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The season of blues-2011

Posted by Dr.Susan Sharma on April 05, 2011

 
Forum Post
The Jacaranda tree is in full bloom Spring is here with cool mornings and evenings. What we call, beautiful weather. When spring comes with a tinge of cold, rather than an abrupt change from cold to hot, the colours are vivid and rare beauties bloom. The month of March, with cricket in every one's mind and can the blues be far behind? The above flower is called bachelor button and it is mostly blue in colour. More bachelors among pink flocks. The iris lily forgot to bloom last year as the summer came swift and strong. But this year one eagerly awaited the blooms hiding inside wrinkled leaves of the lily. But the highlight of the early spring is always the appearance of Common jay butterfly, feeding on the nectar of "Curry Leaves" flowers. The Blue pansy also appears sucking in wet mud and taking a break on the Ashoka leaves. The crowning glory of the season this year, was of course our own blue cricket team who lifted the world cup after 28 years!

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Environmental News and Information

Posted by Neil on October 09, 2010

 
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EcoEarth.Info is a one of a kind Environment Portal - with genuine
Internet search, cutting biocentric commentary, social network &
constant news and link tracking - all dedicated to achieving global
environmental sustainability

You may access EcoEarth at: www.EcoEarth.Info

You might also be interested in seeing New Earth Rising a

biocentric e-zine dedicated to knowing Earth's crises, to pursue social change and personal transformation sufficient to achieve global ecological sustainability.

New Earth Rising may be found at: http://www.newearthrising.org/

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Changemakers

Posted by Susan Sharma on June 08, 2010

 
Forum Post
IndianWildlifeClub.com has  entered a competition hosted by Artemisia and Ashoka's Changemakers for "Leveraging Business for Social Change"  and we'd love to get your feedback. 

Ask us a question or post a story about how our portal has impacted you and we'll respond directly on the site.
http://www.changemakers.com/en-us/node/75297

Please go through the above entry tracing the evolution of our club.  Look forward to your feedback

Dr.Susan Sharma

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Butterfly Park in Delhi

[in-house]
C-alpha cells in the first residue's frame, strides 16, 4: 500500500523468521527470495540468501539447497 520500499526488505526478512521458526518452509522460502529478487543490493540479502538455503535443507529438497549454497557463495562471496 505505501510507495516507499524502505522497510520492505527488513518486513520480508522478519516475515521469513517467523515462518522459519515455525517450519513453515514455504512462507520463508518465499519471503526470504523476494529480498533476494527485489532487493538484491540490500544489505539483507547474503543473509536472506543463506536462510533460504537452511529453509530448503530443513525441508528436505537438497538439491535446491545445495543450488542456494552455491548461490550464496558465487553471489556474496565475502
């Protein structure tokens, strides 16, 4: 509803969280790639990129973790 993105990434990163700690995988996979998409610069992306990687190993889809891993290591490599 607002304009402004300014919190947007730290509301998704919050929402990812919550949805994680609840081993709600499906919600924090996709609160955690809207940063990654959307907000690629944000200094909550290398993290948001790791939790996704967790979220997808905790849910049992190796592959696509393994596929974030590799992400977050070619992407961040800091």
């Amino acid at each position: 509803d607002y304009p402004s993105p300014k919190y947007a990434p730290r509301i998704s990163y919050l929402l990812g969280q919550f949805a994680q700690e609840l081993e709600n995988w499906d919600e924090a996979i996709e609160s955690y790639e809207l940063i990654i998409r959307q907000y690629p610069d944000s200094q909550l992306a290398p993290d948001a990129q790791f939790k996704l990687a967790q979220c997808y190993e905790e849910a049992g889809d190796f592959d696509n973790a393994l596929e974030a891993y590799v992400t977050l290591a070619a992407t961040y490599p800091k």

Posted by Susan Sharma on May 27, 2007

 
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Encouraged by the number of butterflies visiting the JNU campus, the Jawaharlal Nehru University is all set to develop a Butterfly Park within its premises to attract more species.

More than 50 species of butterflies can be seen fluttering around the University in the Spring season. Rare species like Red Pierrot, Common Jay and Peacock Pansy are often spotted.

Source: The Indian Express, 11 April, 2007

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RED SAND BOA

Posted by aditya on January 03, 2007

 
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Plz inform me what is record size of red sand boa!

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Seething Singur

Posted by Susan Sharma on December 10, 2006

 
Forum Post

The headlines scream of a seething Singur in Calcutta, where Tatamotors are acquiring land to set up an automotive plant. The settlement to the farmers is handsome, yet farmers ask,"What use is cash?"

The echoes of these feelings are heard in a faraway consumeristic land in a different form.  America. 

Americans have increased the conservation of private lands by more than 50 percent in just five years. Currently about 37 million acres of private land has been set aside as natural areas.  Factors contributing to the increase in private lands conservation include towns wanting to preserve their quality of life, state and local open space bond initiatives, and policymakers concerned about sprawl and unchecked development.


Sources: Business Standard, 10 Dec, 2006 and  lta.org/census

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Grameen Bank founder wins Nobel Peace prize

Posted by Susan Sharma on December 07, 2006

 
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The award of the 2006 Nobel Peace Prize to Muhammad Yunus is a tremendous accomplishment for the founder of Grameen Bank, Bangladesh and for the field of social entrepreneurship.

The media describes Yunus as an economist, professor, or banker, but really why the Nobel Committee selected him is because Yunus is the quintessential global social entrepreneur. His brilliant microcredit strategy is based on unleashing the potential of every person to change his or her life.